Stress Perfusion Imaging to Guide the Management of Patients With Stable Coronary Artery Disease - MR-INFORM
Contribution To Literature:
The MR-INFORM trial showed that MR-perfusion guided management of patients with stable angina is noninferior for MACE at 1 year compared with invasive angiography and FFR.
The goal of the trial was to assess the utility of magnetic resonance (MR)-based perfusion imaging compared with invasive angiography and fractional flow reserve (FFR) among patients with stable angina on optimal medical therapy (OMT).
Patients were randomly assigned in a 1:1 ratio to either invasive angiography + FFR (n = 464) or MR perfusion imaging (n = 454). In the FFR arm, invasive angiography was performed in all patients. FFR was recommended in all arteries >2.5 mm with a stenosis of 40-95%. If FFR <0.8, revascularization (percutaneous coronary intervention [PCI] or coronary artery bypass grafting [CABG]) was recommended. MR perfusion was performed with a 1.5 T scanner using cine imaging. If transmural defect or subendocardial defect >2 segments or in two adjacent slices was found, angiography with the aim of revascularization was recommended. All patients received OMT.
- Total screened: 16,620
- Total number of enrollees: 918
- Duration of follow-up: 1 year
- Mean patient age: 62 years
- Percentage female: 28%
- Stable angina (Canadian Cardiovascular Society [CCS] class II-III)
- either ≥2 risk factors (smoking, diabetes, hypertension, hyperlipidemia, positive family history)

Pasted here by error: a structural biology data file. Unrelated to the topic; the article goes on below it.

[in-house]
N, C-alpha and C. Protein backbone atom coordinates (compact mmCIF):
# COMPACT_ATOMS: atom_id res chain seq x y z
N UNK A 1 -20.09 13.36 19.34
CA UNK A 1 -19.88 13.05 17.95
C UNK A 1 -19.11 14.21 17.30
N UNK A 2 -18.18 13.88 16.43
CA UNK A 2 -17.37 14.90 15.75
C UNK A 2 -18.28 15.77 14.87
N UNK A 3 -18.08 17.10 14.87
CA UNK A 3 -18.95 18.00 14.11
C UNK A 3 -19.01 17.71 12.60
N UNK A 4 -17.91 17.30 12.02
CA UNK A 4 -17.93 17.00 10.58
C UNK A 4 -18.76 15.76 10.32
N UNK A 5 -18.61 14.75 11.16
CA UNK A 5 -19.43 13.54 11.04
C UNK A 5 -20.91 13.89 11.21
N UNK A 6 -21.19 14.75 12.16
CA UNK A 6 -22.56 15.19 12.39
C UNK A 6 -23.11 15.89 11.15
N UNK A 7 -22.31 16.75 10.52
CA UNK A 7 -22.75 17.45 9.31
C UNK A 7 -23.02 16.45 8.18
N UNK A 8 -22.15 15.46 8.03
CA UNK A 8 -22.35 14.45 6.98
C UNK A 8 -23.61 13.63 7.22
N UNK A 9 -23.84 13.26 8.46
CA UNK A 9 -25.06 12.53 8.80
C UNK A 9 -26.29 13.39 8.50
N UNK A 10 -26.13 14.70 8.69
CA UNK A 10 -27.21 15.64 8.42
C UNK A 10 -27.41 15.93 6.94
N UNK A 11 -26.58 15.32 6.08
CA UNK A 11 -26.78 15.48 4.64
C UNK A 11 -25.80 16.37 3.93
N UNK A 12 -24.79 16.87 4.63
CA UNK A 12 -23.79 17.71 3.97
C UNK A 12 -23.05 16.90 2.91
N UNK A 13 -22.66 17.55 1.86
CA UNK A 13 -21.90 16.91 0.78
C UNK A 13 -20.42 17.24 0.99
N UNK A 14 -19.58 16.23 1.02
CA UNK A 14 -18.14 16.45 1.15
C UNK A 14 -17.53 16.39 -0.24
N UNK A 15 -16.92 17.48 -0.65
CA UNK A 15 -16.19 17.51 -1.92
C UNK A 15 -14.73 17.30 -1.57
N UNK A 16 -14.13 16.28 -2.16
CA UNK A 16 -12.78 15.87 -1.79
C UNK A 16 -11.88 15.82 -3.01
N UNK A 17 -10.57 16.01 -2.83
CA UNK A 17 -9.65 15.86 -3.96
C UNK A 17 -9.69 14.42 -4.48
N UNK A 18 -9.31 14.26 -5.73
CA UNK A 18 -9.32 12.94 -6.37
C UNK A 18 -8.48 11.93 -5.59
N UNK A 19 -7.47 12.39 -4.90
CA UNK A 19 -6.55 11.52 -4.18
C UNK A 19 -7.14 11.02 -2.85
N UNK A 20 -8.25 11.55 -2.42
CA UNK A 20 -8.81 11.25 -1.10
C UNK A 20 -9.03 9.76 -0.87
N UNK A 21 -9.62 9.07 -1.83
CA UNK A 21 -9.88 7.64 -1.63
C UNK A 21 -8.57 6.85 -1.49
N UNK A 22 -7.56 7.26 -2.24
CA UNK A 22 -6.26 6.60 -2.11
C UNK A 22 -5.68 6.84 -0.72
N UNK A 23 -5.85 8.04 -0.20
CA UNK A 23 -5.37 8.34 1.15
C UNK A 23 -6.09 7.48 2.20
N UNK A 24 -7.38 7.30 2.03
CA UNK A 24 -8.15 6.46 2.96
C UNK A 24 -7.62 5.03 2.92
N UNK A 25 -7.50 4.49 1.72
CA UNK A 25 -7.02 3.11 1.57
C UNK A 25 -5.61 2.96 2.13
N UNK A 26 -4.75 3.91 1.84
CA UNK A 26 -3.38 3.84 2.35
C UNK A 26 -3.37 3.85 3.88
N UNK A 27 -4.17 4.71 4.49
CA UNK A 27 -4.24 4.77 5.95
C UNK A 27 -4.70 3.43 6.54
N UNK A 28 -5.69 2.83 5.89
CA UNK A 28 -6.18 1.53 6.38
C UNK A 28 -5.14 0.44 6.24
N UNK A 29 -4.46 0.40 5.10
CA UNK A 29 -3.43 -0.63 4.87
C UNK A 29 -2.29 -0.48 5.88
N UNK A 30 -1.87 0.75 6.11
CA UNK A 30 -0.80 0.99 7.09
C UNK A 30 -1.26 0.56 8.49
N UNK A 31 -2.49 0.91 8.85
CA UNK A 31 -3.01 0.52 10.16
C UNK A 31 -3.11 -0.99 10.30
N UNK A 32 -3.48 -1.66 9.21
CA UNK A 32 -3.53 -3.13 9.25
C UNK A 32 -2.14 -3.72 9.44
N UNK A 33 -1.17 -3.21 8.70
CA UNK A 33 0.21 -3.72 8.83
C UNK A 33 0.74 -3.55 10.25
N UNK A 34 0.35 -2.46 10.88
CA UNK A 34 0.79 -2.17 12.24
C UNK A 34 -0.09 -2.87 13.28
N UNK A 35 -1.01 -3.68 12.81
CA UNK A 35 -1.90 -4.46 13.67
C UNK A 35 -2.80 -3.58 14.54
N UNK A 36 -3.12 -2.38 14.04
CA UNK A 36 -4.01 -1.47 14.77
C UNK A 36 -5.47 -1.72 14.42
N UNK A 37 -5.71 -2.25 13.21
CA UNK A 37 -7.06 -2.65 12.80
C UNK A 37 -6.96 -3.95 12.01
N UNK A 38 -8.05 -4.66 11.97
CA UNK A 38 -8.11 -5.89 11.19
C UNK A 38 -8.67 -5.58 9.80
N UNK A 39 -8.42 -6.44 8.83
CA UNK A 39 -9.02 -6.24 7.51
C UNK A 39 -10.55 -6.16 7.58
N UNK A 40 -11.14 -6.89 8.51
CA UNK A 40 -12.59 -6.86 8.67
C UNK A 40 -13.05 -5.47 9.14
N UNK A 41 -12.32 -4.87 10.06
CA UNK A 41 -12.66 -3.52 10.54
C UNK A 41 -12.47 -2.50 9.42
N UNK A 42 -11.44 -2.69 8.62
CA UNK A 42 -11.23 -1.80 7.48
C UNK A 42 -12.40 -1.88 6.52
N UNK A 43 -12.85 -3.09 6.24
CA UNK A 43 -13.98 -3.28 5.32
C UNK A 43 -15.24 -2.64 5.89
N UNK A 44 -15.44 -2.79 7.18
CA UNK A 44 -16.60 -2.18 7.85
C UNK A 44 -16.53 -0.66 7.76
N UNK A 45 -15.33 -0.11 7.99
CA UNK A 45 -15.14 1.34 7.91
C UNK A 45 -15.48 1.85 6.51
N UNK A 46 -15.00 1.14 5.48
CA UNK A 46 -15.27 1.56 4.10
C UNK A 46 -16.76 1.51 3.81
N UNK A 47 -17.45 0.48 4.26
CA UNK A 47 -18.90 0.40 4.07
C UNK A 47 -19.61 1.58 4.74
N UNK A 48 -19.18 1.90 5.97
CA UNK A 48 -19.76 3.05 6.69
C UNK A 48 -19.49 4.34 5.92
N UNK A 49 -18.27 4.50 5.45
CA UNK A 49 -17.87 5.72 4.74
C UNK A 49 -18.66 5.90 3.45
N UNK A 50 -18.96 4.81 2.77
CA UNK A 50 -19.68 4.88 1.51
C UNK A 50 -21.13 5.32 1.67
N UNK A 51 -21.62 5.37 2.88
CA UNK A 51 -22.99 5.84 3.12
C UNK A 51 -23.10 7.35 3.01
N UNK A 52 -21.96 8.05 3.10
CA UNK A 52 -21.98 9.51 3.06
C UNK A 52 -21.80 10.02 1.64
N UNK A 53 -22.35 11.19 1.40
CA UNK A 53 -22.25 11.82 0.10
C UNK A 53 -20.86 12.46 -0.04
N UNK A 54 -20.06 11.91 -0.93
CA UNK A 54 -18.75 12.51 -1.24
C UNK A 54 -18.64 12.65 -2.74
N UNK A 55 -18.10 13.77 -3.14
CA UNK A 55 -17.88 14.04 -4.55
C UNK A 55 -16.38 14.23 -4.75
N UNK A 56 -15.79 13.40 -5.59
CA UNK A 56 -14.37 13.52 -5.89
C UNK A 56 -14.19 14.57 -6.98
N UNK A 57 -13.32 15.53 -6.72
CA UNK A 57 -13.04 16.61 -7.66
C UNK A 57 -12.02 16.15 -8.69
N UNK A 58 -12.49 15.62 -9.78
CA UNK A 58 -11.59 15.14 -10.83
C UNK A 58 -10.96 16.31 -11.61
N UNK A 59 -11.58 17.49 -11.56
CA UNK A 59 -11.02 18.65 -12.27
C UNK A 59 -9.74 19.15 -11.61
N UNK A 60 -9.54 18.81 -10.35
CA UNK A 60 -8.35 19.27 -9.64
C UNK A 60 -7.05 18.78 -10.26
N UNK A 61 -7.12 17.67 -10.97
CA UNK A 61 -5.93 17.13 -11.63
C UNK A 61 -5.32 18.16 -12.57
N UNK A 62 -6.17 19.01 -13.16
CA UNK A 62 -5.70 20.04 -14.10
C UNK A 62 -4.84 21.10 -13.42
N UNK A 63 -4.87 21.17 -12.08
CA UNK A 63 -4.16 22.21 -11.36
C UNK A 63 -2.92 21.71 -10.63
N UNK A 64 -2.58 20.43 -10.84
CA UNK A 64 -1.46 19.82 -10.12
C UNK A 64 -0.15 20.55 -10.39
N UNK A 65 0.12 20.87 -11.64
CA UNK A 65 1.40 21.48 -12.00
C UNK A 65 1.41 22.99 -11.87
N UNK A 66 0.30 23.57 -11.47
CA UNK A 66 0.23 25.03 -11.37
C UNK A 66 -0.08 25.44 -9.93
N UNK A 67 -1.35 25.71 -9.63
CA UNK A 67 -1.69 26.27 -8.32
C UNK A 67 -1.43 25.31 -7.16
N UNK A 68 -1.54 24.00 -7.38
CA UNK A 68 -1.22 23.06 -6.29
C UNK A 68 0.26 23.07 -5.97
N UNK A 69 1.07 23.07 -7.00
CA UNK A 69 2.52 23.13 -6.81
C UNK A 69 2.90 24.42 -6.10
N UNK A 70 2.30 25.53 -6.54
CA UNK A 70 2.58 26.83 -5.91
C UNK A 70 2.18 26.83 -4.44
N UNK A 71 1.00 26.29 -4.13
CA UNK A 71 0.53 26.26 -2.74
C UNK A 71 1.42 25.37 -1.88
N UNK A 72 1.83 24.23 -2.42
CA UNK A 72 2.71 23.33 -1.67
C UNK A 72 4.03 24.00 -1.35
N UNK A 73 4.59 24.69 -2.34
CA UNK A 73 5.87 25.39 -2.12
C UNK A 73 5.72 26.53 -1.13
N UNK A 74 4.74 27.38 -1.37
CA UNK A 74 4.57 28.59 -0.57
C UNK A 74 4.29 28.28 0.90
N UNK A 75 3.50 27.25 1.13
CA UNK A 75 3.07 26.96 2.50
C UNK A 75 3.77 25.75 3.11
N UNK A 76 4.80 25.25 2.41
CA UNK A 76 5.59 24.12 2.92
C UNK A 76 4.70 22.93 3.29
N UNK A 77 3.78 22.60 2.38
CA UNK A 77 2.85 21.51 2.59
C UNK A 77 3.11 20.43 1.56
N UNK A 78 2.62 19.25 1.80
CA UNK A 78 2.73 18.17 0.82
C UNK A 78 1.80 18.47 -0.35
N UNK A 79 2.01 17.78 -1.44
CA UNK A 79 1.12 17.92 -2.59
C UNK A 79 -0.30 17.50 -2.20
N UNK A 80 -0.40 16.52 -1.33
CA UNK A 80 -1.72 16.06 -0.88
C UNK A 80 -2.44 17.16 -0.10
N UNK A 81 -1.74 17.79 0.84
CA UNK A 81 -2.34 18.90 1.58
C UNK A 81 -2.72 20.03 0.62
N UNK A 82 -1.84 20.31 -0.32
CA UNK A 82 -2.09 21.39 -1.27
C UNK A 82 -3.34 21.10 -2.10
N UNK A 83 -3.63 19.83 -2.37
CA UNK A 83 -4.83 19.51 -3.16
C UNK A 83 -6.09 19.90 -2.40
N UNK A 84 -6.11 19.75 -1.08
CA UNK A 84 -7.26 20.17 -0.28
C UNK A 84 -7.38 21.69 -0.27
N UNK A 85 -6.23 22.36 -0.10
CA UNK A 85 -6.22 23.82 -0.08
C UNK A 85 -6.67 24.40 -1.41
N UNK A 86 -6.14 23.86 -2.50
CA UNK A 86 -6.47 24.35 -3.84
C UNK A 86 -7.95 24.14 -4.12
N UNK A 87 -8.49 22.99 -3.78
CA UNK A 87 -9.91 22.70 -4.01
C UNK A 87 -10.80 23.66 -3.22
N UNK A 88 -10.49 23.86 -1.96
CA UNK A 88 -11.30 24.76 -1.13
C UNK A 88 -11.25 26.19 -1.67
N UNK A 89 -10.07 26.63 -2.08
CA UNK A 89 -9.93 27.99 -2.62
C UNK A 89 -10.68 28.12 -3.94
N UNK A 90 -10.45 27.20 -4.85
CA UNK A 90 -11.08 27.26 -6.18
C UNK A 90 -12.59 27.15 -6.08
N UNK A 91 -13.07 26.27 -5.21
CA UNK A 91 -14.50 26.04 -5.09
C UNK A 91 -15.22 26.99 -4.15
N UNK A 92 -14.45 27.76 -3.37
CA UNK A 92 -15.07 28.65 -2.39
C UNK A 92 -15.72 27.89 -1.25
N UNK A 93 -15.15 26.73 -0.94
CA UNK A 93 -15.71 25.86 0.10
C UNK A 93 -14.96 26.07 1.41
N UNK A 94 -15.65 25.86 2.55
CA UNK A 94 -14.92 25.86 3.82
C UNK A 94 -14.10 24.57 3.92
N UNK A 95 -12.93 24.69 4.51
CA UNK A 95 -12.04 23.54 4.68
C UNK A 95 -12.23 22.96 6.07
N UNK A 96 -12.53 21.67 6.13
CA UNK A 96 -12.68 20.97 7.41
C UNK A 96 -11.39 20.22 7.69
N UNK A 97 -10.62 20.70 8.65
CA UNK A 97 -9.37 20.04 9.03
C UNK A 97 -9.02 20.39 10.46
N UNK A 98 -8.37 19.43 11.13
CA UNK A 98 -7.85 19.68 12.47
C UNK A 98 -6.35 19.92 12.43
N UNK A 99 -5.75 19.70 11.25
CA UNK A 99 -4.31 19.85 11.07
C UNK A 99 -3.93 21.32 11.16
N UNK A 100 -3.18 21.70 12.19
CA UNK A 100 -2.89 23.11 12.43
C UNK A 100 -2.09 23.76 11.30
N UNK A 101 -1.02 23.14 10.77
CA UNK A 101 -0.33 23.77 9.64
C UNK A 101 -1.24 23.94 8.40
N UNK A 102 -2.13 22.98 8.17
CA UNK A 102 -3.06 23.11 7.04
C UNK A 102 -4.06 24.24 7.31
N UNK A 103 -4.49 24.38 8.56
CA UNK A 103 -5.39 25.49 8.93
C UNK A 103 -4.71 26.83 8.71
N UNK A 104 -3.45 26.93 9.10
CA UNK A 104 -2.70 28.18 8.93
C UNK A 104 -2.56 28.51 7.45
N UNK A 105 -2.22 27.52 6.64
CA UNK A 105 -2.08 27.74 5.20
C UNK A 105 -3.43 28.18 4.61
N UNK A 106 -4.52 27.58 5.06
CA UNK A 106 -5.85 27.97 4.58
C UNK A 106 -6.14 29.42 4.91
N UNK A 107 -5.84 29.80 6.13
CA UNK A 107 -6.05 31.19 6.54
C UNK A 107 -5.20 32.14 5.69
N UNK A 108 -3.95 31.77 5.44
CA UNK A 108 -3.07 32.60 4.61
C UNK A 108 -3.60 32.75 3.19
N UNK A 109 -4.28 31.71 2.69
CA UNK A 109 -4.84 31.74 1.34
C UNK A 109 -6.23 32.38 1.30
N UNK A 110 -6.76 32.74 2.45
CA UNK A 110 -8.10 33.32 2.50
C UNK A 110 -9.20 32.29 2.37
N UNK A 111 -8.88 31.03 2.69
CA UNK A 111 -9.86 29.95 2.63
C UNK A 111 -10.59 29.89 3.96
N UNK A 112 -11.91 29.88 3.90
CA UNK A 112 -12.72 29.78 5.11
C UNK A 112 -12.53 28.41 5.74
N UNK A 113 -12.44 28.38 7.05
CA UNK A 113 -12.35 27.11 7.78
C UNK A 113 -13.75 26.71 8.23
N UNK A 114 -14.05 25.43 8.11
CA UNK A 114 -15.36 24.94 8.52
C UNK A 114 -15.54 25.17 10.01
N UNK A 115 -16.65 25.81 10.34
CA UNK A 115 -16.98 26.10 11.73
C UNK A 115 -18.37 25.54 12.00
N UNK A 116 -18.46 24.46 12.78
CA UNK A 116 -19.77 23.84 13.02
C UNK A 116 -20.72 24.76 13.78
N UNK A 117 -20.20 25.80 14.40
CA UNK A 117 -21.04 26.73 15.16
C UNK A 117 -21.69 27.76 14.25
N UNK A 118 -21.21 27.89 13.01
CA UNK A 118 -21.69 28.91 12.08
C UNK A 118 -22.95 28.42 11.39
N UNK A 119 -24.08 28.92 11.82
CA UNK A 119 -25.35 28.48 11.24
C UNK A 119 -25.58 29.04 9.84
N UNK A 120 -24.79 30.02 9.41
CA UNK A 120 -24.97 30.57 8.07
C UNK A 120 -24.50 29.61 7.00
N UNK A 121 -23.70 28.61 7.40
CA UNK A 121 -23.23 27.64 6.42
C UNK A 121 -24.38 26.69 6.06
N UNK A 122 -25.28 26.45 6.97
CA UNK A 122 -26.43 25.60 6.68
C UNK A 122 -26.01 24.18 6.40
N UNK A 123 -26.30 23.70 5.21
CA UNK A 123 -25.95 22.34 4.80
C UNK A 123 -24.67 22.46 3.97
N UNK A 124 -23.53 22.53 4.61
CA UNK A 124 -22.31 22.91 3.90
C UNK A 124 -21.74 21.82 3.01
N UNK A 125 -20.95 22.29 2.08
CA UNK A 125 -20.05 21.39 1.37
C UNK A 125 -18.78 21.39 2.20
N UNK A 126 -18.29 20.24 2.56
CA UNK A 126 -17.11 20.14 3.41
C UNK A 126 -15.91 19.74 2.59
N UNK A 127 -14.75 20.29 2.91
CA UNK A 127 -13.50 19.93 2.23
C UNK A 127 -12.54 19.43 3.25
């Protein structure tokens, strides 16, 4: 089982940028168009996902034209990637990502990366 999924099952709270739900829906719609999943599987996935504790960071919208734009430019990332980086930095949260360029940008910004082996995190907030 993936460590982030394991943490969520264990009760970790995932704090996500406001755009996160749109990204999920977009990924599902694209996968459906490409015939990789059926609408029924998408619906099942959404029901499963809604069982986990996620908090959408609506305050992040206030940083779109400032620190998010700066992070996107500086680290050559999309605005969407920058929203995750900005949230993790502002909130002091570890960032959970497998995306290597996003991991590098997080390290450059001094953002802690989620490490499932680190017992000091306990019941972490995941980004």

- positive exercise treadmill test
- Contraindication to MR or adenosine
- Atrial fibrillation or frequent ectopic beats
- Ejection fraction <30%
- CCS class IV
- New York Heart Association class III or IV
- Previous CABG
- PCI within the previous 6 months
- Estimated glomerular filtration rate <30 ml/min/1.73 m2
- Unable to lie supine for 60 minutes
- Medically unstable
Other salient features/characteristics:
- Percentage with diabetes: 27%
- Percentage with known coronary artery disease: 13%
- Major adverse cardiac events (MACE) at 1 year for FFR vs. MR: 3.9% vs. 3.3%, p = 0.62
- Death: 0.22% vs. 0.89%
- Myocardial infarction: 1.7% vs. 1.8%
- Repeat revascularization: 1.9% vs. 0.7%
Secondary outcomes for FFR vs. MR:
- Negative angiography: 35.6% vs. 8.1% (only 49.6% of MR patients needed invasive angiography)
- Revascularization during index event: 44.2% vs. 36.0%, p = 0.0053
The results of this trial indicate that MR-perfusion guided management of patients with stable angina is noninferior for the MACE endpoint at 1 year compared with invasive angiography and FFR. The overall event rate is fairly low with both strategies. This is the first trial to show that MR-perfusion imaging could guide patient management in a high-risk population with the same effectiveness as invasive angiography with FFR.
It is unclear if other functional imaging such as SPECT or dobutamine stress or even CT-FFR would have provided similar results. For instance, patients with stable angina and class II symptoms are likely to undergo one of these tests in routine clinical practice before being referred for invasive angiography. The incremental utility of MR over other imaging modalities is thus unclear. The cost-effectiveness of this strategy also needs to be investigated.
Presented by Dr. Eike C. Nagel at the American College of Cardiology Annual Scientific Session (ACC 2017), Washington, DC, March 17, 2017.
Keywords: ACC17, ACC Annual Scientific Session, Angina, Stable, Angiography, Cardiac Imaging Techniques, Coronary Artery Bypass, Intention to Treat Analysis, Magnetic Resonance Spectroscopy, Myocardial Infarction, Myocardial Ischemia, Myocardial Revascularization, Perfusion Imaging, Percutaneous Coronary Intervention, Treatment Outcome, omega-Chloroacetophenone
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